Realtor B. D. Ratterree retain- 1
ed his position as high bidder for |
the T. N. Harmon Estate proper
ty at thte commissioner's re- sale
Saturday. Mr, Ratteiree's $11,
130 bid topped by $5 the bid of
M. D. Phlfer, at $11,125.
M. L. Harmon, Sr., who had
vied with Mr. Ratterree at pre
vious auctions of the property
did not attend the sale.
Mr. Ratterree's high bid, prior
to Saturday's resale, was $10,
727.85, the- bidding increasing the
figure by $402.15.
t ? ? . V ? *?
The property, a corner lot front
ing on Battleground avenue, Falls
street, and Cherokee street, first
wa3 offered for salte last May. It
is occupied by a two-apartment
frame dwelling.
Under legal procedure govern
ing commissioner's sales, the bid
ding remains open through De
cember 29. During that period,
a flvte percent increase of the pre
sent high bid would keep the bid
ding open and require another re
sale. ; . . ? i
Top bid at the first sale last]
May was $6,300.
Temple Baptist
[Play Thursday
The Temple Baptist church will
hold their annual Christmas
play and party at 7:30 Thursday,
December 24.
The play, "The King la Bor
under the direction of Bdb Grlgg,
will be prevented hy the ycrung
people <4 the church.
Af ? the play, gHtm will be en
hanced mud treats will fee fir
tiTl rSt Tr*?
the children.
Inaction Of Utilities Body
May Cost City Gas Grant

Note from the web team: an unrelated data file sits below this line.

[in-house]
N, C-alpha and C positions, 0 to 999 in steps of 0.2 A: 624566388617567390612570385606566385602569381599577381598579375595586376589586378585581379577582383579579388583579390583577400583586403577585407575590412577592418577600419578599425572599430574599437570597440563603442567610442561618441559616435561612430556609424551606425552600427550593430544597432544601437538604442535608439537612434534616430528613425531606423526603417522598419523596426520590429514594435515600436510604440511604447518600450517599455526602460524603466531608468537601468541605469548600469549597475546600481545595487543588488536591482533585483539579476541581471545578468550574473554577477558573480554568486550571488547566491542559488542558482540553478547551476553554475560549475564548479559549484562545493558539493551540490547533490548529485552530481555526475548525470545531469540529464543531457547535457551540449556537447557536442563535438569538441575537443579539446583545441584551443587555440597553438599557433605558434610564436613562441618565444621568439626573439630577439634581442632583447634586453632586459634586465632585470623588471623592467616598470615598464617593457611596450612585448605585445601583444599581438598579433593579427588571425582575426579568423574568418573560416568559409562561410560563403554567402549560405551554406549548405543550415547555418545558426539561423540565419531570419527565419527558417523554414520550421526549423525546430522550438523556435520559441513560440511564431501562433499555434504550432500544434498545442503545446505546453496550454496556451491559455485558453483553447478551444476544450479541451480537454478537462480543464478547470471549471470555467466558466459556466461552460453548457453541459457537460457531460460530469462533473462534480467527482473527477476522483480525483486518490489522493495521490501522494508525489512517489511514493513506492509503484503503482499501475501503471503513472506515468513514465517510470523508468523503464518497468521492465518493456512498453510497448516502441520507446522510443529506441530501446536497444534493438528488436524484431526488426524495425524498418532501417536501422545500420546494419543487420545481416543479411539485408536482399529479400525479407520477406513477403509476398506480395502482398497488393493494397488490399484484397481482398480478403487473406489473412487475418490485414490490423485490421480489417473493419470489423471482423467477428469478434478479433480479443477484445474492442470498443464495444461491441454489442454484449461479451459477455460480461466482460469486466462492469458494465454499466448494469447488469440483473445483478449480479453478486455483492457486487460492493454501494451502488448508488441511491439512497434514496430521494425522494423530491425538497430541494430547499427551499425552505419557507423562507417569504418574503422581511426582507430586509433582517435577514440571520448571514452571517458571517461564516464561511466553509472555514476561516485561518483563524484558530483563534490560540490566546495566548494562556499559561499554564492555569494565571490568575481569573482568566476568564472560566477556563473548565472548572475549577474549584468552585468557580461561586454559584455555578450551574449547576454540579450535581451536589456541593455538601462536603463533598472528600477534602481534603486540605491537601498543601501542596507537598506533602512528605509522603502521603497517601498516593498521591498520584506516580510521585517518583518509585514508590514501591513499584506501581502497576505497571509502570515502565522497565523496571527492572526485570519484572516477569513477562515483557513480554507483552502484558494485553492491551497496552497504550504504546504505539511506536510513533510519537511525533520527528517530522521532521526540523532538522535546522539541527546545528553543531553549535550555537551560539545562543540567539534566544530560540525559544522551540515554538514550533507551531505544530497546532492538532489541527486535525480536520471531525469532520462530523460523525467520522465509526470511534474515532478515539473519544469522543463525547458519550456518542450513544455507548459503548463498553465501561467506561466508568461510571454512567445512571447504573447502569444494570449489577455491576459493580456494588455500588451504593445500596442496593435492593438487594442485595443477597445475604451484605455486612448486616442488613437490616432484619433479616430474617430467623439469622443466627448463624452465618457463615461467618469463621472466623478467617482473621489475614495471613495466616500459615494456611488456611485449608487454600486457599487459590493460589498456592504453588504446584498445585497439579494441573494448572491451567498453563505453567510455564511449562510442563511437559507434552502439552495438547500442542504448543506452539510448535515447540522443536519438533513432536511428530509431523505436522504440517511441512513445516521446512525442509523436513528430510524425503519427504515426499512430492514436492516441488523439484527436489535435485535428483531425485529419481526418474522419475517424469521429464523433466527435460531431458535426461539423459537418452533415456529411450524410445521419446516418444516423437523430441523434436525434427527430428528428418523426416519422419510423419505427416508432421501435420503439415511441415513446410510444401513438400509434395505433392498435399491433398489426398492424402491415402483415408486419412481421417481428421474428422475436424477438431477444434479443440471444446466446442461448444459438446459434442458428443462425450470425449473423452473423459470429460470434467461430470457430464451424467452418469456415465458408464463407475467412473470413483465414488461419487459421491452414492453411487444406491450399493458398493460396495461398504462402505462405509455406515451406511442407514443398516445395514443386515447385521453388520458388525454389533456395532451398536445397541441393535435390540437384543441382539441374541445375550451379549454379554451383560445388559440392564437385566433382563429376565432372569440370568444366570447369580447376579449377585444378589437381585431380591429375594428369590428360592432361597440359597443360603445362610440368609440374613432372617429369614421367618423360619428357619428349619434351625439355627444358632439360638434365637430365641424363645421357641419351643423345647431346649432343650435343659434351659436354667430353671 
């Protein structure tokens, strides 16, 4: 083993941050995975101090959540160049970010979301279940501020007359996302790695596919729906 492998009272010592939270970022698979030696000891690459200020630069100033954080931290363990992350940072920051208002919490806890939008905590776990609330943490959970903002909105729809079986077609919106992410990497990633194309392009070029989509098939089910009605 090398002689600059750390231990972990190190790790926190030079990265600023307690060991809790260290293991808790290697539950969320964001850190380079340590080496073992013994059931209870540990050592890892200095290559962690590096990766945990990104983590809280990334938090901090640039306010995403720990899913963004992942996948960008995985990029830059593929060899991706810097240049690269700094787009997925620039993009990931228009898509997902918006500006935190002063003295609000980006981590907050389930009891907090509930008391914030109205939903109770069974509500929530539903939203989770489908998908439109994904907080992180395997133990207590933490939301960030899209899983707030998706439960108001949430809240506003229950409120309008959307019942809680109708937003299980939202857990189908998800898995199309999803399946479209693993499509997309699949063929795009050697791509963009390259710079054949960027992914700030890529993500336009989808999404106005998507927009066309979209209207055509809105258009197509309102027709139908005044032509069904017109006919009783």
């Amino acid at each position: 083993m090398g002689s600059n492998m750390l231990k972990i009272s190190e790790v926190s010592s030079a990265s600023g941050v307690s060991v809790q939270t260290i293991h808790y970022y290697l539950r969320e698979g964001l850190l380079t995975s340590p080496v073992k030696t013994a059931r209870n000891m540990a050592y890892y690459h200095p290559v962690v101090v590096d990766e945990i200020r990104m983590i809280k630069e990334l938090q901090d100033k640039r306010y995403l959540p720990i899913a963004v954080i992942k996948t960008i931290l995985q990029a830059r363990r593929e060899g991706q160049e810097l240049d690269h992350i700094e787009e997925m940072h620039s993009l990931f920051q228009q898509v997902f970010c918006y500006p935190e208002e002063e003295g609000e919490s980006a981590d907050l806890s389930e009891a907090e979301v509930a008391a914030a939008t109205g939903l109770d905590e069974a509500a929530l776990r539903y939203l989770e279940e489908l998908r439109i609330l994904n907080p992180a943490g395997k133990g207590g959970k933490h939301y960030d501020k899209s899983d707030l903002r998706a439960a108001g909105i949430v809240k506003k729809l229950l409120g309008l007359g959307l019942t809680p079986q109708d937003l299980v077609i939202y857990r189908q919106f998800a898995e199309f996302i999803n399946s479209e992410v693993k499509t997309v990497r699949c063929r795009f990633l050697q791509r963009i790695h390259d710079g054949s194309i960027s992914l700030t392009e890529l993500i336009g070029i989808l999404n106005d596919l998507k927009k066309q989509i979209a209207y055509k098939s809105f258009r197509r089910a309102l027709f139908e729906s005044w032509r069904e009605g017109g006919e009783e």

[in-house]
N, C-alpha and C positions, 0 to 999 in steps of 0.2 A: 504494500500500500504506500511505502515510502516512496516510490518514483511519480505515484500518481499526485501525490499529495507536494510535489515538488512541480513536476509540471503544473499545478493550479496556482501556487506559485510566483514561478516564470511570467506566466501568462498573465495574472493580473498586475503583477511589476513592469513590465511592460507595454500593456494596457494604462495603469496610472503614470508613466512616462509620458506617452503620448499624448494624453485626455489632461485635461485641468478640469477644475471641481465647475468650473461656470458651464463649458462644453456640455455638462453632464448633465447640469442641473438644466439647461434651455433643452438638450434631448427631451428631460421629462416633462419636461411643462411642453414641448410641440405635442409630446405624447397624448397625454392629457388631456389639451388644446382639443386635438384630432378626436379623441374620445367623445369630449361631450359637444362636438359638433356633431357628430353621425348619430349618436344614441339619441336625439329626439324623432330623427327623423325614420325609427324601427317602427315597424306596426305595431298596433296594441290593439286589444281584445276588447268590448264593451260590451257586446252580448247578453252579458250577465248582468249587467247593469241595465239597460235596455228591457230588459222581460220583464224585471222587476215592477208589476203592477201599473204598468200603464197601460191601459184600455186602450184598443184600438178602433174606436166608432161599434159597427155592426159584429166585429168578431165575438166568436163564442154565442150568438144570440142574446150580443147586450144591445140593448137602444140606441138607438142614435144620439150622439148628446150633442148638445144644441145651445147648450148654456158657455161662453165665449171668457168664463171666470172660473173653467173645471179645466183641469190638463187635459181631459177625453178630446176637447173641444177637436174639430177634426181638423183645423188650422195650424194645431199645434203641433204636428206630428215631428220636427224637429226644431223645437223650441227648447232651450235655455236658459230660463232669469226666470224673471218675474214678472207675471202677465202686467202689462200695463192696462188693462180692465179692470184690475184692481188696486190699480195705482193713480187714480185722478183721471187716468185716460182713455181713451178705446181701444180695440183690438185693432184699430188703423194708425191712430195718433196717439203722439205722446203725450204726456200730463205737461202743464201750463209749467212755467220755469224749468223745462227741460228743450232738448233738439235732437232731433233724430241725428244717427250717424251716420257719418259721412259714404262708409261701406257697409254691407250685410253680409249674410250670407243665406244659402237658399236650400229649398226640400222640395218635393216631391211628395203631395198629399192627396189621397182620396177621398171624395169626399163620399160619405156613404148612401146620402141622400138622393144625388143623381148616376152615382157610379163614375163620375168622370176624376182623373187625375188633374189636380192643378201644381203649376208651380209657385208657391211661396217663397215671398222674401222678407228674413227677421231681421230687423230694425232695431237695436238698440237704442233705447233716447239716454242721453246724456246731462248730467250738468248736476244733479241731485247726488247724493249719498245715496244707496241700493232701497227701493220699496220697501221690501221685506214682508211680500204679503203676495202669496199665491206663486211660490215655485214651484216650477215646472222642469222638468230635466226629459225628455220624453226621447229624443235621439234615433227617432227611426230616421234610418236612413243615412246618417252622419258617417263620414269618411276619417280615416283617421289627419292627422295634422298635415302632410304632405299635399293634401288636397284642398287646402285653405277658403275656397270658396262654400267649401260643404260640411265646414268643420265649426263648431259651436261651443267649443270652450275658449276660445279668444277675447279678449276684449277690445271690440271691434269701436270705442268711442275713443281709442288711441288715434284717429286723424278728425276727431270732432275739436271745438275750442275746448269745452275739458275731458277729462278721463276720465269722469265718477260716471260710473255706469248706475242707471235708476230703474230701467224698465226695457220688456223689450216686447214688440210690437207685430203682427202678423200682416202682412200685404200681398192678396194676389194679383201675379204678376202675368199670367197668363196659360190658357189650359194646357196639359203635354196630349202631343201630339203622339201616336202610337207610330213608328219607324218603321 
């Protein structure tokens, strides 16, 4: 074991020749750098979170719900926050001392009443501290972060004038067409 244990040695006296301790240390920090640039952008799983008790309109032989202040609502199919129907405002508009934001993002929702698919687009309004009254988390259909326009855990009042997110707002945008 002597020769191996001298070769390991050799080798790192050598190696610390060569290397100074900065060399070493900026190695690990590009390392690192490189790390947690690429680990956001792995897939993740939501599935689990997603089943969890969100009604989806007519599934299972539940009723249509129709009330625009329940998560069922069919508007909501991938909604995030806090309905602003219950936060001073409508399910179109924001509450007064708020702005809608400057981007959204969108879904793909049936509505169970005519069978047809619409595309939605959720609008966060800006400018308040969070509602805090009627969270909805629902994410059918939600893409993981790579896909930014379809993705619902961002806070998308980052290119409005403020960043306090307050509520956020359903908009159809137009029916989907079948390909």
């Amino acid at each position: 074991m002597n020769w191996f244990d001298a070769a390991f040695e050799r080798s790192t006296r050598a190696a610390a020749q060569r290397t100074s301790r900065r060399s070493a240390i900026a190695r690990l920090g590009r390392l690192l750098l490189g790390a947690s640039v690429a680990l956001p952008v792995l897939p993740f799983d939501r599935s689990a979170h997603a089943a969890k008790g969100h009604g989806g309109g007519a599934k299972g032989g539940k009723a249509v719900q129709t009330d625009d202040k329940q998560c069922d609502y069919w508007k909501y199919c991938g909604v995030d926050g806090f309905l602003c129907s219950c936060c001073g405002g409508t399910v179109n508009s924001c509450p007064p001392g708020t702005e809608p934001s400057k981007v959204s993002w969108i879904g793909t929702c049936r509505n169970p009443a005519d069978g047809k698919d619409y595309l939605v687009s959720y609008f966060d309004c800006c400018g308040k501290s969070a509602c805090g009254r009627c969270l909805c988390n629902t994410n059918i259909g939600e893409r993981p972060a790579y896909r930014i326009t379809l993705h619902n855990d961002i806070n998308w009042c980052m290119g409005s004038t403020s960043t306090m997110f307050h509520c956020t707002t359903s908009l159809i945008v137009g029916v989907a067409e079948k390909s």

? ? A ' ?
Citizens Cover
Postal Workers
With Heavy Mail
Kings Mountain postoffice was
a busy place Monday as the regu
lar staff and Christmas extras
handled a peak load of both in
coming and outgoing mail.
? For the doughty carriers, both
city and rural, it vas a rough day,
with the mail accumulation of
both Saturday afternoon and Sun
day. In addition, the messy wfea
ther added heavy rainwear to
their burden.
Inside, the postoffice: gave
every appearance of a continuing
Saturday rush-hour at a depart
ment store. Two windows werte
kept open, in addition to the mail
order window, and stamp sales
were brisk.
Postmaster W. E. Blakely and
Assistant Postmaster George
Hord were guessing that Monday
would be the pfeak of the 1953
Christmas season rush for out
going mail. Whether it would top
the high level of 25.018 cancella
tions recorded on December 19,
1949, they declined to guess.
While mailings by Kings Moun
tain citizens increased noticeably